The head angle - (A1 in the chart) This gives you the truest sense of how fast a bike is meant to be ridden - slacker head angles imply higher speeds - Generally I would check this against the customer’s intended usage type - All things being equal most sizes of the same model will have very similar head angle, but sometimes smaller sizes are specced with slightly slacker angles to created less wheel / toe overlap- Trends change geometry overtime also, many early gravel specific models had road like 73 or 74 degree head angles, but we are starting to see progressive gravel models going as slack as 70 degrees. Head angle can also be moderated by fork offset and stem length.  


Troubleshooting: The new bike vs old bike paradox 

Sometimes the most difficult customer to fit, is the one that is certain their old bike fit perfectly. We sometimes find this customer has been riding a frame that is a centimeter too short or too large, but has been on it  for so long it “just feels right” to them. When this customer gets a bike correctly fitted they often feel “that something is not right”. We think if we did our homework on the original fit (we did) the right solution here is to give it a little time and keep an open mind. The customer often comes back and tells us after the break-in period is over they find the bike now “turns better than it should” or “is more maneuverable than I thought possible”.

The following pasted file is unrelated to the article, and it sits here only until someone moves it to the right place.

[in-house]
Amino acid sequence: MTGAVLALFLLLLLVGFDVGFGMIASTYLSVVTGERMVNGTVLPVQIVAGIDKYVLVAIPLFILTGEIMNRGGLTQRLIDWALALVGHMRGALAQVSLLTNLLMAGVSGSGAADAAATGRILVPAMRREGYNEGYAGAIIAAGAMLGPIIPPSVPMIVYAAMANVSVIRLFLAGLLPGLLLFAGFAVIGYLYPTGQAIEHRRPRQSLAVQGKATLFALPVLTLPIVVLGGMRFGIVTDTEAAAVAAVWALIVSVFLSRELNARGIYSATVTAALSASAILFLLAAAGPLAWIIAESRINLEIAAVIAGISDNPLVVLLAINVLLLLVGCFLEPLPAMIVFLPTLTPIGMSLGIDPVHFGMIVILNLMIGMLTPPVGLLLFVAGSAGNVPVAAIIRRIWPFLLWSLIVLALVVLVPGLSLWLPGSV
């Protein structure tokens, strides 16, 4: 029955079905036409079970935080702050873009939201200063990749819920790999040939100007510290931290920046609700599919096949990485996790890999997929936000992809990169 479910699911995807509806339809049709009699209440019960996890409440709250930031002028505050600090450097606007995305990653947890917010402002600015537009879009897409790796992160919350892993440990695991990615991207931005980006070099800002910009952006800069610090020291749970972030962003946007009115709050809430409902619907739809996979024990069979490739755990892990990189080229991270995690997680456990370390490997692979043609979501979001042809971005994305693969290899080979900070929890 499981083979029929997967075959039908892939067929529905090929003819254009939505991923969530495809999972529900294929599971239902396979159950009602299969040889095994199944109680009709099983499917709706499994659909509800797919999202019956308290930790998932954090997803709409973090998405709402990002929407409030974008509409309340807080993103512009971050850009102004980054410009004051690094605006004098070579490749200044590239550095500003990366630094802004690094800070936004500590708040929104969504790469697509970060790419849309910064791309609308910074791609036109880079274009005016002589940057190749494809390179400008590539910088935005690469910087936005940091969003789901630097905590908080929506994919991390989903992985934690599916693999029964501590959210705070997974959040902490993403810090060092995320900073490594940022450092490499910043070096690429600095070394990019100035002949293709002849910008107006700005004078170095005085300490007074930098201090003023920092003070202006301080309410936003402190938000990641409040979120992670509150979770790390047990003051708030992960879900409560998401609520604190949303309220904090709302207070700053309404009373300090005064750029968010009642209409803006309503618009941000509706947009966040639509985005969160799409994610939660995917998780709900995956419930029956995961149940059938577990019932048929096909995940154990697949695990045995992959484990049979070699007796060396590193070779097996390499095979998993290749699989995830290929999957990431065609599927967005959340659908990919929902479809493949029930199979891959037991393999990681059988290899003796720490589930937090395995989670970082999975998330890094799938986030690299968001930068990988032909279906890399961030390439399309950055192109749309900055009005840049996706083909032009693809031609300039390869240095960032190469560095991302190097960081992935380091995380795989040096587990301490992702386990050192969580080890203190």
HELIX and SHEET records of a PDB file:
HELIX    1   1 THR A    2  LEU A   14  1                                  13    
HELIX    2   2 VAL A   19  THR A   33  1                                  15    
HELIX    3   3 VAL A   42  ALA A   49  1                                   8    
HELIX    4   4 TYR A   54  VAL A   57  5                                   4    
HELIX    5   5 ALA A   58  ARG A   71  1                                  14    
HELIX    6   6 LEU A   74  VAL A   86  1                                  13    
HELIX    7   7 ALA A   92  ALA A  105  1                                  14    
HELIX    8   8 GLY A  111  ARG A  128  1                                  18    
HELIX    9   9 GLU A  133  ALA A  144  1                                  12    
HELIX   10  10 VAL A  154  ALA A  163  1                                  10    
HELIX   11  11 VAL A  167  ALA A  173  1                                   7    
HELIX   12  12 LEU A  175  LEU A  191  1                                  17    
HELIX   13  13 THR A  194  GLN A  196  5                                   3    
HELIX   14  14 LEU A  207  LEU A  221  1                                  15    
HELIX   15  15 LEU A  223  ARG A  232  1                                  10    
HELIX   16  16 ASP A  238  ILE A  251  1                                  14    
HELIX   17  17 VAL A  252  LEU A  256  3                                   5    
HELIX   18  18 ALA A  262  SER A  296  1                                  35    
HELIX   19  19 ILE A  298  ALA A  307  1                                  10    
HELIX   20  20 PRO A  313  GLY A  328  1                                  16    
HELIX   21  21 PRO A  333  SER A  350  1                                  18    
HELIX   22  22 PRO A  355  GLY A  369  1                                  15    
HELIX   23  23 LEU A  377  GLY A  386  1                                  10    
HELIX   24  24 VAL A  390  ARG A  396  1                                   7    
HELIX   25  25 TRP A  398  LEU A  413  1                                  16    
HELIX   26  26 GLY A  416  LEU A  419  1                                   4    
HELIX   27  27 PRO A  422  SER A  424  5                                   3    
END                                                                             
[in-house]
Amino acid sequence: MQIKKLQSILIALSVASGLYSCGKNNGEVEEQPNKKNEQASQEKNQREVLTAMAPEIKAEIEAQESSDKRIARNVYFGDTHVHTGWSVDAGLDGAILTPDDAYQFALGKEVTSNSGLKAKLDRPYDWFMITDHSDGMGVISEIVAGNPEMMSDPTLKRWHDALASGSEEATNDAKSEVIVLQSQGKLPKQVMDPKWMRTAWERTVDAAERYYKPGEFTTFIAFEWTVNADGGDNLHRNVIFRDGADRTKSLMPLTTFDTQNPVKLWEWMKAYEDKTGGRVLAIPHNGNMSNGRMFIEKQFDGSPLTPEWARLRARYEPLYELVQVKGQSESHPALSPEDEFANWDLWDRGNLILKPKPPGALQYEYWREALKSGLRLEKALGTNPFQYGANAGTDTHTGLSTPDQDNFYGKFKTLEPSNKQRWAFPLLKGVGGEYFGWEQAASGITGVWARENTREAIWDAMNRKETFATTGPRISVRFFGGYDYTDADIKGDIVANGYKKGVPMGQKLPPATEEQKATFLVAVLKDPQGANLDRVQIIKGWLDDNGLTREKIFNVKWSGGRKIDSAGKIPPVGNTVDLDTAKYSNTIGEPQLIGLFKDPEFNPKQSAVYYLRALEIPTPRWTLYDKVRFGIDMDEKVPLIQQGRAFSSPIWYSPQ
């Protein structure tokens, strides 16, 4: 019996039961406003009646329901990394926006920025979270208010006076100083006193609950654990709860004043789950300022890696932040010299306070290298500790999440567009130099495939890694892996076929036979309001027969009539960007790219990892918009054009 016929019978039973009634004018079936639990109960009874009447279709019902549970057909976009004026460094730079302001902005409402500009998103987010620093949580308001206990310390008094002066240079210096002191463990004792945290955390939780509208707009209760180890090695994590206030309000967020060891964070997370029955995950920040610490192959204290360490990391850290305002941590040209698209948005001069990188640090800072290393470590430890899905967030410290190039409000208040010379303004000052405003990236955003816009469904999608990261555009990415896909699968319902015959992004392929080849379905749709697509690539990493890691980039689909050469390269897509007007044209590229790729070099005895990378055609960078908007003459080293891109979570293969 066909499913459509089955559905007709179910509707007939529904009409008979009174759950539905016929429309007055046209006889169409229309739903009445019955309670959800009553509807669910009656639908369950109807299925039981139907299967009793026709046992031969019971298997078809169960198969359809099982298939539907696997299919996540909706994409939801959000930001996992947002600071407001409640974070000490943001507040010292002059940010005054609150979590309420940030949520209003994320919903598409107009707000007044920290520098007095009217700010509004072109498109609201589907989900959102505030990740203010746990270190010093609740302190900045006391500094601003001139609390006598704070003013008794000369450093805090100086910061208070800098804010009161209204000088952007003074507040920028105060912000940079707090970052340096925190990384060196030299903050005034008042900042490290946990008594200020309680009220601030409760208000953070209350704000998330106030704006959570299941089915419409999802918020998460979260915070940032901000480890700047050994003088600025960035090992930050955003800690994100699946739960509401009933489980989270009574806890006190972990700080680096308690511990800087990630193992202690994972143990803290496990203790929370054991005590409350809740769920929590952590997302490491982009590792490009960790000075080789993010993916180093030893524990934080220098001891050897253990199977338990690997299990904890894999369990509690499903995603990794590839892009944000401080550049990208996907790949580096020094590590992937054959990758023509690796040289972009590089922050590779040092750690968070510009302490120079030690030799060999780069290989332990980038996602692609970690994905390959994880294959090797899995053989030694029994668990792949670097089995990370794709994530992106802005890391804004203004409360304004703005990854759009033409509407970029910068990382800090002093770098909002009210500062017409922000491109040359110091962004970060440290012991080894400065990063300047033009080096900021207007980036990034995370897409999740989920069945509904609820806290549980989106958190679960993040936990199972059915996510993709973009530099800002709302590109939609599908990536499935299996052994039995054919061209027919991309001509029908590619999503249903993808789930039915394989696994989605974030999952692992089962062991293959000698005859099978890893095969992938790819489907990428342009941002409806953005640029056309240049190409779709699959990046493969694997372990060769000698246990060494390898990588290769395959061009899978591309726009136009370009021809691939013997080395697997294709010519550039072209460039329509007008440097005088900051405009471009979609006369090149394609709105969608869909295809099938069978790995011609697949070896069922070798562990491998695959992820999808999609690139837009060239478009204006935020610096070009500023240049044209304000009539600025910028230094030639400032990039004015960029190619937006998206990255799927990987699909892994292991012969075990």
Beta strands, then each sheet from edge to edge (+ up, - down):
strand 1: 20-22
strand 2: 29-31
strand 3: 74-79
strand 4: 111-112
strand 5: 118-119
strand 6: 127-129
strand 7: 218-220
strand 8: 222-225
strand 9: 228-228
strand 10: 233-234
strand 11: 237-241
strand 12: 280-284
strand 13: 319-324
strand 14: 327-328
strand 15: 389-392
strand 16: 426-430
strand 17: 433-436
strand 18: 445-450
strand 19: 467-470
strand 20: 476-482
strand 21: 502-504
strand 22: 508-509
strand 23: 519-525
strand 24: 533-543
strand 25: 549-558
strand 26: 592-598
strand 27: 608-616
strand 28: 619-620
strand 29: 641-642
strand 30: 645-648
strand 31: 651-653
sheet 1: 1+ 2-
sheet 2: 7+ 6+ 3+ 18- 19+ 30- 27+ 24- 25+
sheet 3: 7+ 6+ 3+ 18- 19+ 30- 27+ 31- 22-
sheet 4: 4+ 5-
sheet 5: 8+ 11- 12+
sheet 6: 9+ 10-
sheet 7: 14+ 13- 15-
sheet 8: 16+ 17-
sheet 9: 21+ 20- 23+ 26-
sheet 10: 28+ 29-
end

Are we right? Are we wrong? Looking to debate some of the details? Looking to confirm your frame size? Message us

Leave a comment

Please note, comments must be approved before they are published